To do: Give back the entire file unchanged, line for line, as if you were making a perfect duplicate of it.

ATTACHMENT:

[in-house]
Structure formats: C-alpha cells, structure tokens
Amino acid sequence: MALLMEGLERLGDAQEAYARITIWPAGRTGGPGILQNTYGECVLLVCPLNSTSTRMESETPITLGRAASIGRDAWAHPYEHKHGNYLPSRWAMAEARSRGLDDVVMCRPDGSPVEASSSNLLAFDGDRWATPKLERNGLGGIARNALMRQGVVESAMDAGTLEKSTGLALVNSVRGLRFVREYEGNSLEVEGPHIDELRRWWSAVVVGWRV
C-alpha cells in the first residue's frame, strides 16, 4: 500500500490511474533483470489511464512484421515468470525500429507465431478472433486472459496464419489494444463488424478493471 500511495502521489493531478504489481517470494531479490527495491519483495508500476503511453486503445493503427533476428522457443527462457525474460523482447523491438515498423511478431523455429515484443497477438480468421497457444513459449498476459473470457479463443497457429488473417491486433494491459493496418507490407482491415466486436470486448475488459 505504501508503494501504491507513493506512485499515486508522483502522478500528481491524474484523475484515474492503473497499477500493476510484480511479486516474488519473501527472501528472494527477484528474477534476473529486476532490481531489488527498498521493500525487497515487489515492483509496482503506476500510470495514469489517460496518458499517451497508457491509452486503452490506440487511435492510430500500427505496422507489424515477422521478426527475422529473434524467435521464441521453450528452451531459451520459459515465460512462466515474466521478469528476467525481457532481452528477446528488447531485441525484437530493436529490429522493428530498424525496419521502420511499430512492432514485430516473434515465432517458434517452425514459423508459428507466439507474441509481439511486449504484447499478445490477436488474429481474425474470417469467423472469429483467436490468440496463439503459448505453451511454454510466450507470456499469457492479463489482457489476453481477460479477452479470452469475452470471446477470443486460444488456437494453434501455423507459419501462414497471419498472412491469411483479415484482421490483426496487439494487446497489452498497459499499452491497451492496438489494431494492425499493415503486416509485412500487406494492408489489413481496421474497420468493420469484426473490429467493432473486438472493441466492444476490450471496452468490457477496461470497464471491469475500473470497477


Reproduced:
[in-house]
Structure formats: C-alpha cells, structure tokens
Amino acid sequence: MALLMEGLERLGDAQEAYARITIWPAGRTGGPGILQNTYGECVLLVCPLNSTSTRMESETPITLGRAASIGRDAWAHPYEHKHGNYLPSRWAMAEARSRGLDDVVMCRPDGSPVEASSSNLLAFDGDRWATPKLERNGLGGIARNALMRQGVVESAMDAGTLEKSTGLALVNSVRGLRFVREYEGNSLEVEGPHIDELRRWWSAVVVGWRV
C-alpha cells in the first residue's frame, strides 16, 4: 500500500490511474533483470489511464512484421515468470525500429507465431478472433486472459496464419489494444463488424478493471 500511495502521489493531478504489481517470494531479490527495491519483495508500476503511453486503445493503427533476428522457443527462457525474460523482447523491438515498423511478431523455429515484443497477438480468421497457444513459449498476459473470457479463443497457429488473417491486433494491459493496418507490407482491415466486436470486448475488459 505504501508503494501504491507513493506512485499515486508522483502522478500528481491524474484523475484515474492503473497499477500493476510484480511479486516474488519473501527472501528472494527477484528474477534476473529486476532490481531489488527498498521493500525487497515487489515492483509496482503506476500510470495514469489517460496518458499517451497508457491509452486503452490506440487511435492510430500500427505496422507489424515477422521478426527475422529473434524467435521464441521453450528452451531459451520459459515465460512462466515474466521478469528476467525481457532481452528477446528488447531485441525484437530493436529490429522493428530498424525496419521502420511499430512492432514485430516473434515465432517458434517452425514459423508459428507466439507474441509481439511486449504484447499478445490477436488474429481474425474470417469467423472469429483467436490468440496463439503459448505453451511454454510466450507470456499469457492479463489482457489476453481477460479477452479470452469475452470471446477470443486460444488456437494453434501455423507459419501462414497471419498472412491469411483479415484482421490483426496487439494487446497489452498497459499499452491497451492496438489494431494492425499493415503486416509485412500487406494492408489489413481496421474497420468493420469484426473490429467493432473486438472493441466492444476490450471496452468490457477496461470497464471491469475500473470497477